So in one way I would agree with doing whatever works for your dog, because for most dogs it doesn't matter what approach you follow. As long as you are consistent and clear about what you want from them, they will learn, and they will behave as you ask.

    On the other hand I disagree with that approach, because it allows people to continue to abuse dogs and call it 'training'. I also disagree with it because it doesn't address what happens if it doesn't work. With positive training the worst that will happen is that the dog either doesn't learn or learns something irrelevant. Which is the owner's cue that they need to make their instructions clearer.

    With punishment based training when things go wrong they can go very wrong indeed, and there's a good chance someone one (or another dog) will end up bitten as a result. And if that training involves hurting a dog or terrifying them into submission, then as far as I am concerned that's abuse not training.
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  • sarah*asarah*a Forumite
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    pboae wrote: »
    When he pins her, don't be under any illusion as to how hard he is pressing to keep her down either. He makes it look like it's barely a touch, but you can see him press his whole weight on her. By the time she's still her eyes are rolling and she's frothing, both indicators of severe stress.

    Yes it's true that other dogs do do this (roll a dog and pin it on it's back) but only if they intend to kill it.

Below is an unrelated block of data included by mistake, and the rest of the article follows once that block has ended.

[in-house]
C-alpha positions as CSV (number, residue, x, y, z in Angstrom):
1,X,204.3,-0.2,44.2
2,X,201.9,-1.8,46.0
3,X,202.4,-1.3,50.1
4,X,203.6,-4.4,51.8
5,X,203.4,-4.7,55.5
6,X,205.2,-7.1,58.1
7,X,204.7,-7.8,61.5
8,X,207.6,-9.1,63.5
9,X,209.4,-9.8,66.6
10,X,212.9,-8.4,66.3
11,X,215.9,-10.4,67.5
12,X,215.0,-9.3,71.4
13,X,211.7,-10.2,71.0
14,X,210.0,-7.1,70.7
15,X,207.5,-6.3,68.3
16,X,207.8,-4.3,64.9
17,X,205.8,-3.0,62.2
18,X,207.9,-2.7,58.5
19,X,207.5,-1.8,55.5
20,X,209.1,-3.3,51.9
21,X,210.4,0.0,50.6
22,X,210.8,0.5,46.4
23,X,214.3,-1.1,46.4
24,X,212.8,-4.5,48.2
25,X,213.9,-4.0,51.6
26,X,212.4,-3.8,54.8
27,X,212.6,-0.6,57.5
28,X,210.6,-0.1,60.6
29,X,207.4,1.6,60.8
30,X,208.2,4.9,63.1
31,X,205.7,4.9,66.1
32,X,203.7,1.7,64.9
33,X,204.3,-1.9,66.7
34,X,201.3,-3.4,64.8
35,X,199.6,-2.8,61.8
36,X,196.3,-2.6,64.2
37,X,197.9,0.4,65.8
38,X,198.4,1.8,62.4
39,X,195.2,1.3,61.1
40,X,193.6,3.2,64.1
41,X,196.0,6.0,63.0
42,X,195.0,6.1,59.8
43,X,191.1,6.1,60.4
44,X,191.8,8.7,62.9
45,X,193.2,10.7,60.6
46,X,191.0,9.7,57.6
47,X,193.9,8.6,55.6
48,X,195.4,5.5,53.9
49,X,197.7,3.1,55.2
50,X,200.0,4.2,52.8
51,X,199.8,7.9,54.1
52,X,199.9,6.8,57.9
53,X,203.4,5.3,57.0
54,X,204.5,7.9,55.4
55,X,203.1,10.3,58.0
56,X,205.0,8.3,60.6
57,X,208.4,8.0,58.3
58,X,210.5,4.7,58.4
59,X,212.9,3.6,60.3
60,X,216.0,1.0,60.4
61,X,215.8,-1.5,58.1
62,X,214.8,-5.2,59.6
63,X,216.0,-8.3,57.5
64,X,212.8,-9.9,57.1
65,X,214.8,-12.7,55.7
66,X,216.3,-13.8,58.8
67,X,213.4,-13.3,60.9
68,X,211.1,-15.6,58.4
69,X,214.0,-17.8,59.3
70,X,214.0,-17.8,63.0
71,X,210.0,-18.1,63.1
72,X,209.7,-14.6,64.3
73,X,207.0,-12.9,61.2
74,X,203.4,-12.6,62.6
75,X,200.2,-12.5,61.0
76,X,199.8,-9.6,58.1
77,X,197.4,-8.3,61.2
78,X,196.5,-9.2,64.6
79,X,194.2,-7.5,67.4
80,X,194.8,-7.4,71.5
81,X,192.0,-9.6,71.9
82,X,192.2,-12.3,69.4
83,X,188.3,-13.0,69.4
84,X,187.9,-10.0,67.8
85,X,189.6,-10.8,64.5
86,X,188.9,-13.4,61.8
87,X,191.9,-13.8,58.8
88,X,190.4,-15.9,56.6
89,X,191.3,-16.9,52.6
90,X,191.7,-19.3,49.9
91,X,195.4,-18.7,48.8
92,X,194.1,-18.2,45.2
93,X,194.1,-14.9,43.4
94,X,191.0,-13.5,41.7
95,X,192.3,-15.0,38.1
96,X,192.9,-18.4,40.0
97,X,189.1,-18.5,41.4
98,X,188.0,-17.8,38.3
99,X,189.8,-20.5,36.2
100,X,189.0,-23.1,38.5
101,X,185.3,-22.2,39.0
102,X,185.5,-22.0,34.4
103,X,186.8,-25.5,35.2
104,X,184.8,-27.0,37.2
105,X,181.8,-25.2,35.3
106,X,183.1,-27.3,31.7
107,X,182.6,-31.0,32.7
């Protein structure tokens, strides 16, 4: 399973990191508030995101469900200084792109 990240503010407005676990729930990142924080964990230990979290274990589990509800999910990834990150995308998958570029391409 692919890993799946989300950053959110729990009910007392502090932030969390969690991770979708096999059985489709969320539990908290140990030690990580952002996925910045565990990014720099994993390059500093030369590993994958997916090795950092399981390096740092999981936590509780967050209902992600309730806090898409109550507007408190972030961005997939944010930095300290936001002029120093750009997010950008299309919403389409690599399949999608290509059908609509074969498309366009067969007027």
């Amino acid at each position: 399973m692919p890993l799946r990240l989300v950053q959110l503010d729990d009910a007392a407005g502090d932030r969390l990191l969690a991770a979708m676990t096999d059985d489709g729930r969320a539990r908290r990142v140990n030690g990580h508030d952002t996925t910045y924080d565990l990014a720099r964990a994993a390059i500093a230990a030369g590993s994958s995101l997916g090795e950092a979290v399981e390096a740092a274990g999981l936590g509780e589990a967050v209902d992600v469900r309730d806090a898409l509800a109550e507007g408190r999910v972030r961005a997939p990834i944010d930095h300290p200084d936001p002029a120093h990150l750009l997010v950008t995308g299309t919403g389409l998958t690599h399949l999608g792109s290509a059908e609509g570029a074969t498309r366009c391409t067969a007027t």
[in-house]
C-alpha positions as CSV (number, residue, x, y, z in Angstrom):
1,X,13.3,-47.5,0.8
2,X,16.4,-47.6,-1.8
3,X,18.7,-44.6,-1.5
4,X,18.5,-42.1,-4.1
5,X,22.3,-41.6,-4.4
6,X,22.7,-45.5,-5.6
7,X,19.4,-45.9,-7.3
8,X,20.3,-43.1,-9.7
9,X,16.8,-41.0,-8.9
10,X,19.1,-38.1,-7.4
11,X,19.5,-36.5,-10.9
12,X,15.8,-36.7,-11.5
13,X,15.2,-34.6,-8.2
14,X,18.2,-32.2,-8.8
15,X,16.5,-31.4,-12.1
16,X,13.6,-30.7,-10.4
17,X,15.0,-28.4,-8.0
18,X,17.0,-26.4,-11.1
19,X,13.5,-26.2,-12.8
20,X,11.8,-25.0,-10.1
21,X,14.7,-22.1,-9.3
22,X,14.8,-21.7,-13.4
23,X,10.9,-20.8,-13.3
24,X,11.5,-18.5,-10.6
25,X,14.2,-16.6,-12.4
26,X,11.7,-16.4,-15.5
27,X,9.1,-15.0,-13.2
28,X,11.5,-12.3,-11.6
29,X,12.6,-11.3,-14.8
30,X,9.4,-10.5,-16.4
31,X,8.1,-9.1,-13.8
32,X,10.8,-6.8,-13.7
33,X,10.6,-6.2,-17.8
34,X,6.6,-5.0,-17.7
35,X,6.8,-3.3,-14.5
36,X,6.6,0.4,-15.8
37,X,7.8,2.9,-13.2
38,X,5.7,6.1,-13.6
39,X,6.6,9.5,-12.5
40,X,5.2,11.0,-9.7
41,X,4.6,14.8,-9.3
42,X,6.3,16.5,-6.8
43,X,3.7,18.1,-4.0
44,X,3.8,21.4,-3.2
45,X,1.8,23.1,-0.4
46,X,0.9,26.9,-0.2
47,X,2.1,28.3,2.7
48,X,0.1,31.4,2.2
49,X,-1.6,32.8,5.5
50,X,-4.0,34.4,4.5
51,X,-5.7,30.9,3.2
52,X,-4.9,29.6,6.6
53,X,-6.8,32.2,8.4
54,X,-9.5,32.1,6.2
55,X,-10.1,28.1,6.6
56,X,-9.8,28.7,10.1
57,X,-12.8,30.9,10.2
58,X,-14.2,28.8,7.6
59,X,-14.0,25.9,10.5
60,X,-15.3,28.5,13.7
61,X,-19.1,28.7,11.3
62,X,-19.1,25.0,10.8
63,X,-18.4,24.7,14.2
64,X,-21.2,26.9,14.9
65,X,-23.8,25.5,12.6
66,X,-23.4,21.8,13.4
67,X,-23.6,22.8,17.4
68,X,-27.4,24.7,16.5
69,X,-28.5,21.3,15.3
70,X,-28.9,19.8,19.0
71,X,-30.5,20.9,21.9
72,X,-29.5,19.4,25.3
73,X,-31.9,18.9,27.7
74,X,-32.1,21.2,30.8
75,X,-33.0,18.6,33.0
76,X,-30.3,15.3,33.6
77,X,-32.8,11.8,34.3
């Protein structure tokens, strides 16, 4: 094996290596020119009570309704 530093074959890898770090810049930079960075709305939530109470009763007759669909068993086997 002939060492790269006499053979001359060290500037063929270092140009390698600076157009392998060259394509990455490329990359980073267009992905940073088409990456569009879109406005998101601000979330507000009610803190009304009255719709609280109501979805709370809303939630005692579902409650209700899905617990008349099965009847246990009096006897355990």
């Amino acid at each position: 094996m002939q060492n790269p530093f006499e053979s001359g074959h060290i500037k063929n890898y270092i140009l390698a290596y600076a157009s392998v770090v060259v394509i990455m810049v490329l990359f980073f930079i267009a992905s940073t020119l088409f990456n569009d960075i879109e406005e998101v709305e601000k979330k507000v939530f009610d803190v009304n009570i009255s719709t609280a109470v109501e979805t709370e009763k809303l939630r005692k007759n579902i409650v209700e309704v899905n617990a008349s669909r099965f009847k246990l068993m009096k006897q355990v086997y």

Is this right? One of my dogs does this to the other - rolls him over and pins him for a few seconds - but only when he's being a PITA and won't leave her alone. She lets him straight up again, puts her paw on his head ( we says she pats him to say 'there there, no hard feelings :p ) and then he toddles off and she can go back to sleep/chew her bone etc etc.

    Not a CM fan myself either - his 'illusion' collars speak volumes :mad:
  • supermezzosupermezzo Forumite
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    That made me cry actually...poor dog.
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  • MrsTinksMrsTinks Forumite
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    Sorry but I don't think CM is cruel in the least little bit - and I've spent a lot of time working with rescues.
    What IS cruel in my view is dogs dressed in pink frills, carried in glorified handbags and never walked. What is irresponcible is people who let their dogs be incharge of them and their property because this will end in tears and very likely a bite!